How to elicit information from a suspect during an interrogation
If you have the choice to question the subject alone or with a partner, consider going in alone
While many agencies require that a second investigator is in the room when a subject is interviewed or interrogated, if you have the choice to question the subject alone or with a partner, consider going in alone. A prime reason why you might want to interview or interrogate without a partner in the room is increasing your legally acceptable confession rate. The principle is simple – it is easier for a suspect to confess to one person as opposed to two or more. If the department policy is to have a second investigator in the room, that individual should act as a witness, sit behind and off to the side of the suspect and remain silent throughout the process.
All subjects should be interviewed prior to any interrogation even though there may be very strong evidence that indicates they committed the crime. The threefold purpose for the interview, in addition to determining truth or deception, is to:
1. Develop rapport with the suspect
2. Gain investigative information
3. Develop an interrogation strategy
Develop rapport with the suspect
It is critical for the suspect to view the interrogator as being a non-judgmental, fair and reasonable individual. Start out by asking the suspect their name and what most people call them. When they respond, ask them if it’s OK if you call them by that name – this subtle starting point helps form the suspect’s initial positive impression of the investigator. Frequent use of their first name during the initial questions also strengthens this positive perception by the suspect.
Begin with non-threatening questions that have nothing to do with the issue under investigation, such as having the suspect identify themselves, talk about their job or engage in casual conversation. It is also recommended to take notes even though the session may be recorded; this helps acclimate the subject to the note taking process. The investigator should be seated directly in front of the suspect about four to five feet away with no physical barriers (i.e. a desk) between the two. This arrangement allows the suspect to observe the investigator’s open body posture and eye contact, further demonstrating the investigator’s non-judgmental attitude. Most suspects would rather confide in a person that treats them with respect and dignity – someone they trust. There certainly should be no accusatory statements or questions that carry a sarcastic tone of voice during the interview. You are having an information gathering conversation with the suspect about the issue under investigation.
Gain investigative information
During the interview it is important to develop information about the subject’s activities during the time period in question, their alibi, their relationship with the victim, their knowledge about the issue under investigation and other relevant facts. Once you have learned the subject’s story, including their alibi, you can then determine the credibility of this information in the event that the subject raises their alibi as a defense during the interrogation. It is also important to try to determine the suspect’s motive for committing the crime – greed, envy, revenge, anger or some other influencing factor. With this information the investigator can develop interrogation themes that can openly address the suspect’s motive for committing the crime, thereby enhancing the credibility of the interrogation process.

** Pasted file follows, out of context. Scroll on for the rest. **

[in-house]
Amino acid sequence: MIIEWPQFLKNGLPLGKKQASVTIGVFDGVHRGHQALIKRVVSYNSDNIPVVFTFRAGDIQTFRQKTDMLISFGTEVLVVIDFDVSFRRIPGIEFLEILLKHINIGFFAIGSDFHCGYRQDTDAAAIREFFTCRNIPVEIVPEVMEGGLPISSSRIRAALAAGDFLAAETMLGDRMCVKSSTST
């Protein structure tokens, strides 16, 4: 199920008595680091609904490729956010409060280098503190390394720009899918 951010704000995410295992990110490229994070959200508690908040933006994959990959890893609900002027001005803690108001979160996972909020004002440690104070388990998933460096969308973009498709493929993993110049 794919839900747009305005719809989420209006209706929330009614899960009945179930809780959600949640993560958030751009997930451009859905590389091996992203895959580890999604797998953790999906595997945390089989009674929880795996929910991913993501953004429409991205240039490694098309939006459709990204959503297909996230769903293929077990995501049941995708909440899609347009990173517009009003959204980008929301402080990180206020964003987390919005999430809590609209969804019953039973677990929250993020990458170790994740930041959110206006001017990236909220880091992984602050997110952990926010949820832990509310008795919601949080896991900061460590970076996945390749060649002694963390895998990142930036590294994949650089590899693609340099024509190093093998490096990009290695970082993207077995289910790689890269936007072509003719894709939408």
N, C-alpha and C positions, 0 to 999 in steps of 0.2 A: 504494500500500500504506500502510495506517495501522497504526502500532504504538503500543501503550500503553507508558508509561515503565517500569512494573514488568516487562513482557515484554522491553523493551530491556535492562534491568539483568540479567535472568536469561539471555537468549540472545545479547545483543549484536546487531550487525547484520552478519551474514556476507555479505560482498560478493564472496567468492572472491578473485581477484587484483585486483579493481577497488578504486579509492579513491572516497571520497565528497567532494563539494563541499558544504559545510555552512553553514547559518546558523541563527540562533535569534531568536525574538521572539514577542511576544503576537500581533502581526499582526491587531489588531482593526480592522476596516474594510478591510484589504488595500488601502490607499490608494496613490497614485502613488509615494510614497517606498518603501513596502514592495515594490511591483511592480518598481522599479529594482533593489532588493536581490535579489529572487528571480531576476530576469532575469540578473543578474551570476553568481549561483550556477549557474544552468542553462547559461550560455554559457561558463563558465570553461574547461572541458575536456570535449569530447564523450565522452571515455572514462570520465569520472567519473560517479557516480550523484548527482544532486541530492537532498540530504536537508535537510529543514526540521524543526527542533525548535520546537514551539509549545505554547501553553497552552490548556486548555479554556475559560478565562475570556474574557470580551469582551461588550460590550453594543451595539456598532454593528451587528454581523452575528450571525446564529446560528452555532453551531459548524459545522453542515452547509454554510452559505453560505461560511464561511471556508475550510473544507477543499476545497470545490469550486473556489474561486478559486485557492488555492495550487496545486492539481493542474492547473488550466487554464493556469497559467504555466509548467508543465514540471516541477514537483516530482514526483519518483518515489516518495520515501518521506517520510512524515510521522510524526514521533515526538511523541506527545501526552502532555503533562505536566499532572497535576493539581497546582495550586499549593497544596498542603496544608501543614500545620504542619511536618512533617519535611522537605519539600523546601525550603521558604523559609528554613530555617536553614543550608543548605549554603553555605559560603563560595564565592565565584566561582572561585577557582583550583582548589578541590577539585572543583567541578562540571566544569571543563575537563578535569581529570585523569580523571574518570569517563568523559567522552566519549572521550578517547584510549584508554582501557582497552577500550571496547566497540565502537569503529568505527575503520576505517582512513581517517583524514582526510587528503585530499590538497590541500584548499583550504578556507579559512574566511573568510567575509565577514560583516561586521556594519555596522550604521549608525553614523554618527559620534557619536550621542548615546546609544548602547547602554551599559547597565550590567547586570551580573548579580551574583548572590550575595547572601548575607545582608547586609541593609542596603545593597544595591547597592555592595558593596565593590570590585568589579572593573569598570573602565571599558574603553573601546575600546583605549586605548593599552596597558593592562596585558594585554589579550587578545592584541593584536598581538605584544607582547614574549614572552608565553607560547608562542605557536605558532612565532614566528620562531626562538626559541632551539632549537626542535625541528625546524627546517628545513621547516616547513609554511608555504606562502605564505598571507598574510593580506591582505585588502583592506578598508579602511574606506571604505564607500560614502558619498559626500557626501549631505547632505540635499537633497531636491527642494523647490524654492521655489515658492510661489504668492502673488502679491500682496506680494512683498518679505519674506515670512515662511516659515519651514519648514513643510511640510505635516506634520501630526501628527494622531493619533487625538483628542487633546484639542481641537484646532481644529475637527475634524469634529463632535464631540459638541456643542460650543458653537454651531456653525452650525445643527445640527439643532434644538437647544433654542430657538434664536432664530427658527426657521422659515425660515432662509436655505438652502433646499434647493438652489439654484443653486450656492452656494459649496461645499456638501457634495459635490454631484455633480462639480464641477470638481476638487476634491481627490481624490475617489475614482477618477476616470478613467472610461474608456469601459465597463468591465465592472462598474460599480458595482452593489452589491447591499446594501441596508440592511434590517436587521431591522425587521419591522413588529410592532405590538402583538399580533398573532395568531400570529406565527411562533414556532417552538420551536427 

Develop an interrogation strategy
Information gleaned during the interview can give the investigator valuable insights for the development of an interrogation strategy. For example, did the subject offer any information as to what consequences they were most concerned about – whether it’s jail, loss of job, embarrassment, loss of social standing or having to make restitution? During the interview, ask the subject what they think should happen to the person who committed the crime. Oftentimes the subject’s response reveals their focus of concern, such as going to jail or job loss. The interrogator will have to openly address this concern during the interrogation.
If you ask the suspect whether he or she thinks the person that committed the crime deserves a second chance under any circumstances, and the suspect responds that the perpetrator should be given a second chance if it was their first offense, then your subject has just suggested that the interrogation theme should contrast a one-time offender with a repeat offender.
The subject’s responses to other behavior provoking questions will give you insights for additional interrogation strategies. When you ask the subject why someone would commit such an act and the subject responds by saying they probably needed money, then you have just obtained the subject’s probable motive. When baiting the suspect about a possible witness by asking if there is any reason someone would say they saw the suspect in the parking lot the night of the attack and the subject responds in a very hesitant manner and is uncertain whether or not he or she was there that evening, then the subject has verbalized their concern that there may be additional evidence against them. The interview, therefore, is invaluable for gaining information to develop an interrogation strategy utilizing the answers to the behavior provoking questions.
A properly conducted investigative interview can provide the investigator with a wealth of information, including valuable insights that can be critically important in the development of an effective interrogation strategy. Not only will this process help to facilitate the case resolution by increasing the likelihood of a guilty person telling the truth about what they have done, but it will substantially reduce the amount of time needed to resolve an investigation.